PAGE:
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    • Rick

      Members Only Fluid Forum View   08/08/2017

      Fluid forum view allows members only to get right to the meat of this community; the topics. You can toggle between your preferred forum view just below to the left on the main forum entrance. You will see three icons. Try them out and see what you prefer.   Fluid view allows you, if you are a signed up member, to see the newest topic posts in either all forums (select none or all) or in just your favorite forums (select the ones you want to see when you come to Fishing Minnesota). It keeps and in real time with respect to Topic posts and lets YOU SELECT YOUR FAVORITE FORUMS. It can make things fun and easy. This is especially true for less experienced visitors raised on social media. If you, as a members want more specific topics, you can even select a single forum to view. Let us take a look at fluid view in action. We will then break it down and explain how it works in more detail.   The video shows the topic list and the forum filter box. As you can see, it is easy to change the topic list by changing the selected forums. This view replaces the traditional list of categories and forums.   Of course, members only can change the view to better suit your way of browsing.   You will notice a “grid” option. We have moved the grid forum theme setting into the main forum settings. This makes it an option for members only to choose. This screenshot also shows the removal of the forum breadcrumb in fluid view mode. Fluid view remembers your last forum selection so you don’t lose your place when you go back to the listing. The benefit of this feature is easy to see. It removes a potential barrier of entry for members only. It puts the spotlight on topics themselves, and not the hierarchical forum structure. You as a member will enjoy viewing many forums at once and switching between them without leaving the page. We hope that fluid view, the new functionality is an asset that you enjoy .
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terryt

video recording your own hunts

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How many of you bowhunters have ever recorded your own hunts and what kind of tips could you give because I'm thinking about recording a hunt this year.

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They used to sell a camera mount that attached where your front stabilizer did. That would be cool. I just purchased a flash drive Canon Last weekend and will be doing it as well. Any tips are appreciated!

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I run a small sony handycam that uses mini dv tapes. The picture quality is great for the money. While filming my hunts I use a gorilla camera arm to support the camera. The arm pivots and turns to see all the way around the tree and allows me to capture the shot. I'm not a fan of the mounts that attach cameras to the bow. They work but it doesn't make for great video. If you want a cool looking video I suggest getting some lighted nocks. They make it very easy to follow the arrow flight to the animal. If you want fail safe lighted nocks get firenocks. I think they're only available online but they are the best. Lumenocks and pretty much every other nock out there only work a few shots if you're lucky. Just poor design. Firenocks are unique and work hundreds of times. Don't just tape the deer you shoot. Film yourself and other things in the woods like a squirrel climing up your tree or the spike that walks right under you. B roll footage. Best advice is to just get out there and do it. It is a little awkward at first but the added challenge of doing it yourself is much more rewarding than just climbing into the tree and hunting. Don't zoom in or out very fast at all. Panning back and forth and zooming quickly makes viewers dizzy and tough to follow what's going on. When you set up for the shot don't zoom in too far. That way if the deer takes another step or two before you release he/she won't be out of the frame and you don't have to hurry to adjust the camera. Also being zoomed out a little gives you an extra little bit to get to the camera after the shot and stay on the deer. If you're zoomed in tight it's nearly impossible to find a running deer through the viewfinder after the shot. There are tons of little things that help for good video. When I started I picked up some things from watching Dream Season with the Drury brothers. Paying attention to what they do on tv shows will get you in the right direction. Good luck and have fun.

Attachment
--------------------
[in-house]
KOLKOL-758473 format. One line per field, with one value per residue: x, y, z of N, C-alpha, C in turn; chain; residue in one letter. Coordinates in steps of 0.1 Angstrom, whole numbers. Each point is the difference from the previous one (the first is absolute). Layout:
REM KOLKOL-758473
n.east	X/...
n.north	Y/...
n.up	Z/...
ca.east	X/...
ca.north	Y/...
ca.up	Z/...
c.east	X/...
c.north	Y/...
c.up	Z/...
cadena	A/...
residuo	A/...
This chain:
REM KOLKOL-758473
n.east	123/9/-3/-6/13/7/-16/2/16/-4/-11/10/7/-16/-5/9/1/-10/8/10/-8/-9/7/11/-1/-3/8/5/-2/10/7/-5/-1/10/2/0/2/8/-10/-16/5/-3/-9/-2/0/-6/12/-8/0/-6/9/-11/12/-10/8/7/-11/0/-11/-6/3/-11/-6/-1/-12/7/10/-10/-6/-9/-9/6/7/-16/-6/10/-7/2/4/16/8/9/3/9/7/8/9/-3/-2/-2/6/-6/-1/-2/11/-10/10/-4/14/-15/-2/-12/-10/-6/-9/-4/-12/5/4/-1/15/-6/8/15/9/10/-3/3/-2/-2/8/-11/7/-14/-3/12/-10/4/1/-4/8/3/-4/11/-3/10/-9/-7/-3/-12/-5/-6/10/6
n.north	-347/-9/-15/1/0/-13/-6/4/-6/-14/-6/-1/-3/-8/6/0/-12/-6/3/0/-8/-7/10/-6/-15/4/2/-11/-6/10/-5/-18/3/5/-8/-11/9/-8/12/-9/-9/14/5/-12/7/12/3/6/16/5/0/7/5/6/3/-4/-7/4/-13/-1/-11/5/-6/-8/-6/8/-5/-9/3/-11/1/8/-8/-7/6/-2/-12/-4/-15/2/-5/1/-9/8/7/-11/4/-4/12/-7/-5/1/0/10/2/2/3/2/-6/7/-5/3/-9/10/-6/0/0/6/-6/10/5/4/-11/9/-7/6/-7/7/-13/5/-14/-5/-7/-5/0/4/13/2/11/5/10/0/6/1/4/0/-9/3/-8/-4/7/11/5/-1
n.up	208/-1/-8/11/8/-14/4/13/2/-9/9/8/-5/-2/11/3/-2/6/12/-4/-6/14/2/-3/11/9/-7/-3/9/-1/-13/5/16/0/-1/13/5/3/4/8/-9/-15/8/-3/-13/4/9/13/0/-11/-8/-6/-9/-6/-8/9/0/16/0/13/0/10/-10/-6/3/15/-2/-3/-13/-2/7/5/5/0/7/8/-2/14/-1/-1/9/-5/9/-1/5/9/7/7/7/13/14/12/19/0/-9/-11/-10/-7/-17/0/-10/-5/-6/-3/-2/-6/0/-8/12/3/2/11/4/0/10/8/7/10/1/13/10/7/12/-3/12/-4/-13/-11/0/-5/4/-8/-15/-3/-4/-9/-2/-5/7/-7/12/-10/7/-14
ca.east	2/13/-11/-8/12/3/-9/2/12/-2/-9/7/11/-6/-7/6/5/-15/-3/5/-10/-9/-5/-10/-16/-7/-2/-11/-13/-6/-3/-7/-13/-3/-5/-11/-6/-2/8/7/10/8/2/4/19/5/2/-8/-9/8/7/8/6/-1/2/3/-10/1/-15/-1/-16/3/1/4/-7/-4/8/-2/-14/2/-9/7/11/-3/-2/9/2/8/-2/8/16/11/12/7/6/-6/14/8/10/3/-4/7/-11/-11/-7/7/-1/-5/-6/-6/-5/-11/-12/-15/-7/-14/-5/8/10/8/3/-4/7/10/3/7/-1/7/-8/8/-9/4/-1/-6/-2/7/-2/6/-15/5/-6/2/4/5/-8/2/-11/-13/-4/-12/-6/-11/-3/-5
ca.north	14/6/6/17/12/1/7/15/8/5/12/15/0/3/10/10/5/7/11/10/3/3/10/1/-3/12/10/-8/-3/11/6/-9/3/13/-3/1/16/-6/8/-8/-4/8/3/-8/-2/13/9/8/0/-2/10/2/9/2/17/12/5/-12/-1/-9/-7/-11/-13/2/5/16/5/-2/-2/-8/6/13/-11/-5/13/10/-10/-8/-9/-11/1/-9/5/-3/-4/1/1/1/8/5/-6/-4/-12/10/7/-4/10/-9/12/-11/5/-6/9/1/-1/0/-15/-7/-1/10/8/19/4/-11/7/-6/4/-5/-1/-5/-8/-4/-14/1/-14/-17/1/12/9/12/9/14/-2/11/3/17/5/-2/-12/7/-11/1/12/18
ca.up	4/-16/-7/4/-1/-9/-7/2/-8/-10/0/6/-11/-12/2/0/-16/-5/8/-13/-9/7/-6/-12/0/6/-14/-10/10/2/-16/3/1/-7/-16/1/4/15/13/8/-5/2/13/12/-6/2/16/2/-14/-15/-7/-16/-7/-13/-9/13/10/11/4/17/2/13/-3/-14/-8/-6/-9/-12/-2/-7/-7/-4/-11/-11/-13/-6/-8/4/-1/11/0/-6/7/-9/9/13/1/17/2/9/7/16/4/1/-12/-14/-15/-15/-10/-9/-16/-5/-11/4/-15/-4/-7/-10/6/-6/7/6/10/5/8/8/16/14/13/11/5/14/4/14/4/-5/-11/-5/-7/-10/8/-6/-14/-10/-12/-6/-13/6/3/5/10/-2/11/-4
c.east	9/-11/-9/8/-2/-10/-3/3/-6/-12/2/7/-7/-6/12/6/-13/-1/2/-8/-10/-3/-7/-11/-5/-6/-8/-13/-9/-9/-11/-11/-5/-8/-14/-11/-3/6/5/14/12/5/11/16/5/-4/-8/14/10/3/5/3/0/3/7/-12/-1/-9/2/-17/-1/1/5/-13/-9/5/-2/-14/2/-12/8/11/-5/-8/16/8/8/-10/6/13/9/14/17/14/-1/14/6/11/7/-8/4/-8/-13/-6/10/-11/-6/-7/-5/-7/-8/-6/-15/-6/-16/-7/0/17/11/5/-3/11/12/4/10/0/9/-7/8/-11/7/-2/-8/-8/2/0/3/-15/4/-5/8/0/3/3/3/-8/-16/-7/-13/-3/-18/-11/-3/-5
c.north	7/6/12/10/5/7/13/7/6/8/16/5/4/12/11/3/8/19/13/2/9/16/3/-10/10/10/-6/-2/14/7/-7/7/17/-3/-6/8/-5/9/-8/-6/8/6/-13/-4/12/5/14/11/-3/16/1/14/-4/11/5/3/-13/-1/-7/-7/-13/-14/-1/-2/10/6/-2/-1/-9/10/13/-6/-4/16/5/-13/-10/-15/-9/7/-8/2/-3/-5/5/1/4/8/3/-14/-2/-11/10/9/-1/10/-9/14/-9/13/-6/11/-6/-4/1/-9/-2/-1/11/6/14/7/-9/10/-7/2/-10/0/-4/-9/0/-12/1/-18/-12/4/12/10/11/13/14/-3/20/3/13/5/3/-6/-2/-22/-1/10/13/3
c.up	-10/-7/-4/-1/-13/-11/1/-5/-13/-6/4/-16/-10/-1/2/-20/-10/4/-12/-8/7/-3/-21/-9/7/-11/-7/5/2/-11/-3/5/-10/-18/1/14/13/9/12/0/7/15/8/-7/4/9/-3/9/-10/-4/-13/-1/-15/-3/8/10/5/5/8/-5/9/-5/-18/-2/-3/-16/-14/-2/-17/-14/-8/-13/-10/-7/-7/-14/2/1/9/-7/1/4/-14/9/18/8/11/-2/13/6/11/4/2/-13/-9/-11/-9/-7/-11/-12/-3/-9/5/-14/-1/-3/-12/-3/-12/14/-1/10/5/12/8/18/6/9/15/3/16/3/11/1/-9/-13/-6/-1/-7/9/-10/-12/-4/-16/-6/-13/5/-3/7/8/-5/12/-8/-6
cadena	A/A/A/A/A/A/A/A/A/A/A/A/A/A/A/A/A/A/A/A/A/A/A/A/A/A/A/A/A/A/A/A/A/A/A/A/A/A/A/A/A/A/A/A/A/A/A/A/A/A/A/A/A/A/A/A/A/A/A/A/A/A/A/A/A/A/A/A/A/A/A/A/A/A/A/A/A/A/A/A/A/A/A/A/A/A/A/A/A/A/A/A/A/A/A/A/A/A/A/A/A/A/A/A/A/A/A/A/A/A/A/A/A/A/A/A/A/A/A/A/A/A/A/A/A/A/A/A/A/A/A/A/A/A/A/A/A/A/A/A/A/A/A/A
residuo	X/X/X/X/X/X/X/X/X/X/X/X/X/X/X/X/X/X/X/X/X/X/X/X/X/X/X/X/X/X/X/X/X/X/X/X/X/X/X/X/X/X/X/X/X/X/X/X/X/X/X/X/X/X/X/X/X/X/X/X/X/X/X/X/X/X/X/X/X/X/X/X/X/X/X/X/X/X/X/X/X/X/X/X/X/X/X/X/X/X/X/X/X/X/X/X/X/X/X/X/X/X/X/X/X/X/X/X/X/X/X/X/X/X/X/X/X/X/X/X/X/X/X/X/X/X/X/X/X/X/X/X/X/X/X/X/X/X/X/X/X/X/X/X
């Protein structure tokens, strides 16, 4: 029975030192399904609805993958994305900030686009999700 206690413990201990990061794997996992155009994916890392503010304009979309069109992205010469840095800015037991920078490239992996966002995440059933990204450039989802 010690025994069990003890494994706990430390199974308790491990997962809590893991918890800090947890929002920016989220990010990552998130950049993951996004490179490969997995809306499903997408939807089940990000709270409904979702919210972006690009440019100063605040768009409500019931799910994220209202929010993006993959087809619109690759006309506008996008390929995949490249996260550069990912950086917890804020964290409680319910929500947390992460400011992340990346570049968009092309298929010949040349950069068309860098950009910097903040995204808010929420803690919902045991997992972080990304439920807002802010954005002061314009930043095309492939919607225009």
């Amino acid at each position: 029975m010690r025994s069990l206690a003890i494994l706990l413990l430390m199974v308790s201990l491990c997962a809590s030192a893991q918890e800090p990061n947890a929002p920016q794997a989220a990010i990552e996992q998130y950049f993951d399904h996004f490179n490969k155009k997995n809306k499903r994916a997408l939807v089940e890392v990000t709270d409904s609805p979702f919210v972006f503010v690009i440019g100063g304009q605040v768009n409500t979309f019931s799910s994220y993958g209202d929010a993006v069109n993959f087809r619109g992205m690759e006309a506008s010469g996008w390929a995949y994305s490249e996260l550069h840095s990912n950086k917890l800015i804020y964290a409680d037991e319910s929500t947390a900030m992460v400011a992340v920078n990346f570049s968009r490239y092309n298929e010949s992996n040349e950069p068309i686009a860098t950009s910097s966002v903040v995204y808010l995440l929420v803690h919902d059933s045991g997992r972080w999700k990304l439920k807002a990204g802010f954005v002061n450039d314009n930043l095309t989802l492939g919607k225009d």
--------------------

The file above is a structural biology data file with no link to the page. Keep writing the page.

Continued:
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Filming adds another element for sure. Adds weight/time/noise in setup but has its rewards as well. I'd recommend getting the most expensive camera arm mount you can afford. I've used the Gorilla and likes and all leave much to be desired. I've had my eye on the HunterCam Cradle for years but haven't committed. The biggest issue I have is bringing the camera out each time.

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